The pervasiveness of mobile computing is forcing companies to rethink their business models, reinvent their organizations and rewire their operations in order to reap the benefits and overcome the challenges of enterprise mobility.
How Mobility Morphs Work into Life
Pervasive wireless infrastructure and the proliferation of smart mobile devices are transforming the way we live and work.
Ubiquitous wireless infrastructure and the proliferation of smart mobile devices are enabling real-time access to e-commerce, payments, communications and information services across devices and application platforms like never before. Mobile applications now permeate every aspect of daily life, and organizations must develop mobility strategies to serve a wide range of users employees, customers and business partners.
How Mobility Infiltrates Daily Life
To understand the pervasive impact that mobility is having on how we live and work, let's see how it affects Joe, a quintessential millennial. Joe's smart device is now the focal point of his personal and professional lives. He arises at 5:30 a.m. after being awakened by the alarm on his smartphone. A mobile/social exercise app immediately activates, informing him of whom among his friends burned the most calories in the gym the day before. On his way to work, he stops at a local coffee shop and pays for his daily dose of high-octane Mochaccino and a train ticket with his NFC-enabled device1. On the subway, he enters a contest to win free tickets to a basketball game by scanning the QR code on a nearby billboard using his mobile2.
Joe then uses a discount coupon on his mobile from the nearby Staples store to buy office supplies. Once in the office, he punches in by passing his smartphone over an automated time clock. To get reimbursed for supply purchases, he sends photocopies of the store receipt to the accounting department using his mobile device.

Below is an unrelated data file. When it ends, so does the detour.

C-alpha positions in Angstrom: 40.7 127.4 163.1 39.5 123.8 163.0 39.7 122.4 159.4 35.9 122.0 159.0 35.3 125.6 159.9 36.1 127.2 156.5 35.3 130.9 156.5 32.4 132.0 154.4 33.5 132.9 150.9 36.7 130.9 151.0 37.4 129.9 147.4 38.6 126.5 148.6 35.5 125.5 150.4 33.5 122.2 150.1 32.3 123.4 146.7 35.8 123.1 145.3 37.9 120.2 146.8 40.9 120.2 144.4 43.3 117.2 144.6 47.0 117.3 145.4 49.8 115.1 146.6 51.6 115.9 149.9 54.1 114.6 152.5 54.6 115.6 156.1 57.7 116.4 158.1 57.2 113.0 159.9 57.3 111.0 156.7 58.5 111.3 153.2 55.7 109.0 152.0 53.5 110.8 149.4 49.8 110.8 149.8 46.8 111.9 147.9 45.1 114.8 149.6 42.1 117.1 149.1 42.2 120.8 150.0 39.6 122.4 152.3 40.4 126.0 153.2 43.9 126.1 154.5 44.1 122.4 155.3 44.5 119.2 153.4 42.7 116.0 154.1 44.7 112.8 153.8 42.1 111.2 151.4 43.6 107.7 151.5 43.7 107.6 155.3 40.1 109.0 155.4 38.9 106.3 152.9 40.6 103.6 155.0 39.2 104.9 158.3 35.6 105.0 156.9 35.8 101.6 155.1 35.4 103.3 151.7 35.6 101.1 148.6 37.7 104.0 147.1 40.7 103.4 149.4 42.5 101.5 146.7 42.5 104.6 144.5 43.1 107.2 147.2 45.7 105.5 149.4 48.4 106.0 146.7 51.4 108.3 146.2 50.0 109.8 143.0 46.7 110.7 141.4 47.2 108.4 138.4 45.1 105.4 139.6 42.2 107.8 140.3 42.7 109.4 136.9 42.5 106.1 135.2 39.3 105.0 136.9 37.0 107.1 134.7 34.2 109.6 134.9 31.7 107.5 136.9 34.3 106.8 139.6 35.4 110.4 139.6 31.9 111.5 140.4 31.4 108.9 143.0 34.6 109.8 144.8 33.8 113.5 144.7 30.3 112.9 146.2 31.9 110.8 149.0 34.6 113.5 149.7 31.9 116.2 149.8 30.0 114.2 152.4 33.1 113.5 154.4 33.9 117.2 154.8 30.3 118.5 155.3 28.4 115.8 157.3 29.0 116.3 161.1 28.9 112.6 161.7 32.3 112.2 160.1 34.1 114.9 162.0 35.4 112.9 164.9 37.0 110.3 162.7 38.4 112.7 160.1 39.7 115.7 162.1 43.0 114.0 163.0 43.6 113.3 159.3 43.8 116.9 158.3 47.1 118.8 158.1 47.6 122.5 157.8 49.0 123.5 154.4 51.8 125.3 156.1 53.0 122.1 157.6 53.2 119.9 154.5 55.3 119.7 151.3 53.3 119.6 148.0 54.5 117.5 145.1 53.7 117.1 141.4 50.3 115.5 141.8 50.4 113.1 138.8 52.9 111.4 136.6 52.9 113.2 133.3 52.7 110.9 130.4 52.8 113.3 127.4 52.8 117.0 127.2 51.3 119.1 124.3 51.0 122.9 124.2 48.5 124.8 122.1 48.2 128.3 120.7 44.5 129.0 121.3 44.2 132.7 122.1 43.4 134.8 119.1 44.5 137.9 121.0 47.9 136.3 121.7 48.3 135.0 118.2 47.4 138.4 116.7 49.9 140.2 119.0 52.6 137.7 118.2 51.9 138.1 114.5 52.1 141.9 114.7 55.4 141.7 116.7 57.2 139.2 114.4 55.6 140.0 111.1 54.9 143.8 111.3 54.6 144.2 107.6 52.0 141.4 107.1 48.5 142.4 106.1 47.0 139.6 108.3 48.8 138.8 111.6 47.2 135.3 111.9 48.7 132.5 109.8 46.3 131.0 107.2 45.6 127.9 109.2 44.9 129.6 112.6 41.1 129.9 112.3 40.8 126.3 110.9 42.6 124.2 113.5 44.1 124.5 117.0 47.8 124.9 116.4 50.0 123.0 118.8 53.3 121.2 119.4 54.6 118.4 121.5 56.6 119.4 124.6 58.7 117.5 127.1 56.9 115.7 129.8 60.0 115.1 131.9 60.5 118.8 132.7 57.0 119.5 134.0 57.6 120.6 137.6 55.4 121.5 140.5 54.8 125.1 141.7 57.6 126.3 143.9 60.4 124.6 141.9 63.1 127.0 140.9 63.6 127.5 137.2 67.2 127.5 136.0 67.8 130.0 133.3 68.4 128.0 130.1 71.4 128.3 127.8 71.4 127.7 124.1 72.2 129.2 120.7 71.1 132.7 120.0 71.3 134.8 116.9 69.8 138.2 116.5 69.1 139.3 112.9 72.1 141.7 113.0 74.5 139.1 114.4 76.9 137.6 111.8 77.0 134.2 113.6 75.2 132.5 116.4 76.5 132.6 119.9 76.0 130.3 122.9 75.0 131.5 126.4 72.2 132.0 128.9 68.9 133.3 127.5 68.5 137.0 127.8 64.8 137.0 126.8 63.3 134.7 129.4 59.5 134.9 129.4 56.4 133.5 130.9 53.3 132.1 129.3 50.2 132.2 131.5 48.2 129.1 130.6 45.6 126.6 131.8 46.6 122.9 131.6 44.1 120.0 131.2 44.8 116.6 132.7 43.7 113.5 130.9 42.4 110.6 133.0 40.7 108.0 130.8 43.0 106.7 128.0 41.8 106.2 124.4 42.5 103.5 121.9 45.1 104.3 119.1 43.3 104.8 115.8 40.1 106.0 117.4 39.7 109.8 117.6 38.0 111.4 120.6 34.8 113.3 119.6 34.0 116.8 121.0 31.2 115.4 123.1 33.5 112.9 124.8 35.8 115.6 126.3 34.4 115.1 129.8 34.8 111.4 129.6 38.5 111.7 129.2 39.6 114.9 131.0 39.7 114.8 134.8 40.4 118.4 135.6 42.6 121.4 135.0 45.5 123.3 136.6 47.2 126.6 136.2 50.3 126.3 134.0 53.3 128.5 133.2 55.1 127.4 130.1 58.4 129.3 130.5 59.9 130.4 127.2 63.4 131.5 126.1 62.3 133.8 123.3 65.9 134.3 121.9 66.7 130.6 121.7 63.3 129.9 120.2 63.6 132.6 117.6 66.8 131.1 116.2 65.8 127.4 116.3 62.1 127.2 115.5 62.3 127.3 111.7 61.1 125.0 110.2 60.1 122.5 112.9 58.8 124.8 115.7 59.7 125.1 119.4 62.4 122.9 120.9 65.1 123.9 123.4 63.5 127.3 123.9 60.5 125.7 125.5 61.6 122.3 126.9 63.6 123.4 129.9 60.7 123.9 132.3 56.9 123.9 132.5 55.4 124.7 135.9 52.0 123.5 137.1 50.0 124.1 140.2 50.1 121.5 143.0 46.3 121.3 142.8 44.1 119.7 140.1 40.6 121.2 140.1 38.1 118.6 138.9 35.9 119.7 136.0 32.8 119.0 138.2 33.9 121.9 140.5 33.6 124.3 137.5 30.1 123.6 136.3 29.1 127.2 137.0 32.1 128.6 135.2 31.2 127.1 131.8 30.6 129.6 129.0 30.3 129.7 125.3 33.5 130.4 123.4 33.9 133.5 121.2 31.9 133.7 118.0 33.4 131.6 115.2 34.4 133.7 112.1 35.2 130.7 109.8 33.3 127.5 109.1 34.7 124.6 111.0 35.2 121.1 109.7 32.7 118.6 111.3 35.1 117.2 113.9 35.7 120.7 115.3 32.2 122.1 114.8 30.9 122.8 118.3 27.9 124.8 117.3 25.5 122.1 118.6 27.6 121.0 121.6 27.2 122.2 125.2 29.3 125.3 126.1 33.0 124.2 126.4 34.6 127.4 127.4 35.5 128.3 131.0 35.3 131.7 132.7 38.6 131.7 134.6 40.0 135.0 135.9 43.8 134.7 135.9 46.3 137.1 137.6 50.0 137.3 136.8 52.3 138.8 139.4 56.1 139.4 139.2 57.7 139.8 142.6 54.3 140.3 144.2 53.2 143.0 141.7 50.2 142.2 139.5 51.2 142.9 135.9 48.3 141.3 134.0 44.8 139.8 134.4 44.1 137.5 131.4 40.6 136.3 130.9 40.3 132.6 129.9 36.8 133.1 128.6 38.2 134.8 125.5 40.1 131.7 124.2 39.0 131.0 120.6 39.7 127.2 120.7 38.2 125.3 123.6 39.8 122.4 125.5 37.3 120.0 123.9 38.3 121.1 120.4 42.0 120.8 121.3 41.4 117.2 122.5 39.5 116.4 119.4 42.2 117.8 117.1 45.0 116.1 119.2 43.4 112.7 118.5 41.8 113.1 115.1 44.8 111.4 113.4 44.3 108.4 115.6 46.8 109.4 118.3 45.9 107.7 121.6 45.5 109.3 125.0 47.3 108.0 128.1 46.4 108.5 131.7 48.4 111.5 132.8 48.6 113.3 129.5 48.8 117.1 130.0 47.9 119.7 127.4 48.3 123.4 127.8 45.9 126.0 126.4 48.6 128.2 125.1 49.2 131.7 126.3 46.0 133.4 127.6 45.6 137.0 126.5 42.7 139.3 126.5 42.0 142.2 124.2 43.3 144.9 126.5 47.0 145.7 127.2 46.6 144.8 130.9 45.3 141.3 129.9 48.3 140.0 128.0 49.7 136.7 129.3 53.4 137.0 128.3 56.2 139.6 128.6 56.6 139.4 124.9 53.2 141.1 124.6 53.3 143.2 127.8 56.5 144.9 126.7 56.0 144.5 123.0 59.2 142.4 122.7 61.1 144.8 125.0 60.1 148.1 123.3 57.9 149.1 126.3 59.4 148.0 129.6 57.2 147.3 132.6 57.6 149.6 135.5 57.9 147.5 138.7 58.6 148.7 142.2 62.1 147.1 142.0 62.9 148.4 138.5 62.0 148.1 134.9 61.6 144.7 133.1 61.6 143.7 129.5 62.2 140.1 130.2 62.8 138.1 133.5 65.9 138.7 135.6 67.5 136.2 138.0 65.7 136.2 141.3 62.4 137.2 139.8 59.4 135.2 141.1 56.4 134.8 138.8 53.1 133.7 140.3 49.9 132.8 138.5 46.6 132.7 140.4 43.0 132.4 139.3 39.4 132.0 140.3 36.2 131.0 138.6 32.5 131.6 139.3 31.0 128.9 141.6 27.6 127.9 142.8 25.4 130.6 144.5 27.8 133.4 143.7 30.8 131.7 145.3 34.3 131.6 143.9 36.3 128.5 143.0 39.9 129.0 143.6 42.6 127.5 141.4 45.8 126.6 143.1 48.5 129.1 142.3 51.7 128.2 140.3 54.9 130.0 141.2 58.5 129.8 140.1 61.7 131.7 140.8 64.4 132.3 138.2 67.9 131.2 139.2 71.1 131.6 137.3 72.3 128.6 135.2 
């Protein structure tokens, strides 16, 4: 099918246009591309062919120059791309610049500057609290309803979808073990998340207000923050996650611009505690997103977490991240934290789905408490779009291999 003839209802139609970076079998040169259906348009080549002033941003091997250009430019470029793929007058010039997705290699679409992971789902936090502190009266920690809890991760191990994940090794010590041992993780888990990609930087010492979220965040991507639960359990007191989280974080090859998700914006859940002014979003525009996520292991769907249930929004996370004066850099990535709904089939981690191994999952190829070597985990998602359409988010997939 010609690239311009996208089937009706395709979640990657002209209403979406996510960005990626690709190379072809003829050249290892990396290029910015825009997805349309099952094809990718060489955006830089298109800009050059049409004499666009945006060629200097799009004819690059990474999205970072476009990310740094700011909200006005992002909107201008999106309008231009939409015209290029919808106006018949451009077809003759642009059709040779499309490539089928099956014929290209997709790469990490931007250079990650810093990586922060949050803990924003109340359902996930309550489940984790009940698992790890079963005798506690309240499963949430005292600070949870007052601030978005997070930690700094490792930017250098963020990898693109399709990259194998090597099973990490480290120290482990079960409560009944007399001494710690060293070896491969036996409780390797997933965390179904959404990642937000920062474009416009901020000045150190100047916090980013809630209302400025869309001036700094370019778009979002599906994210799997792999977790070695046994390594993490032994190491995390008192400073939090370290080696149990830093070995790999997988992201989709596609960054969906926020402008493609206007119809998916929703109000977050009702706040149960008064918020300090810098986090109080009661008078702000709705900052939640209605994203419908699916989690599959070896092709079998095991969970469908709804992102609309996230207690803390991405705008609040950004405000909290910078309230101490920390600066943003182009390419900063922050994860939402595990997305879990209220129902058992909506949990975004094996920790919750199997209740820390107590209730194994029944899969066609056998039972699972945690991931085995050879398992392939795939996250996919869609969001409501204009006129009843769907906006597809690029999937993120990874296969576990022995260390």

While in a meeting, Joe updates a client order just before it ships by using his iPad to log into the corporate order management system; he earns praise from his client for being so diligent. At lunch, Joe reviews his monthly sales report with his manager on his iPad. Before leaving work, he sends a photo of his paycheck to his bank, which immediately confirms the deposit via email. Joe closes his workday by passing his mobile over the time clock.
Joe's use of smart devices in his workday is not unusual. In fact, it is typical of how many knowledge workers increasingly rely on smart devices to perform businesscritical tasks, much the way they live their personal lives. The numbers tell the story: Despite stiff economic headwinds, smart devices are flying off the shelves 3. Thus, the devices that first mobilized voice communications years ago have emerged as a pervasive technology that is now compelling enterprises to mobilize nearly every aspect of work life.
Interestingly, the “consumerization” of business technology reveals an incredible role reversal. Historically, businesses were first movers in adopting new technologies. With mobility, however, individuals are leading the charge, and organizations are lagging adopters. Navigating this chasm presents enterprises of all shapes and sizes with major challenges, as well as tremendous opportunities.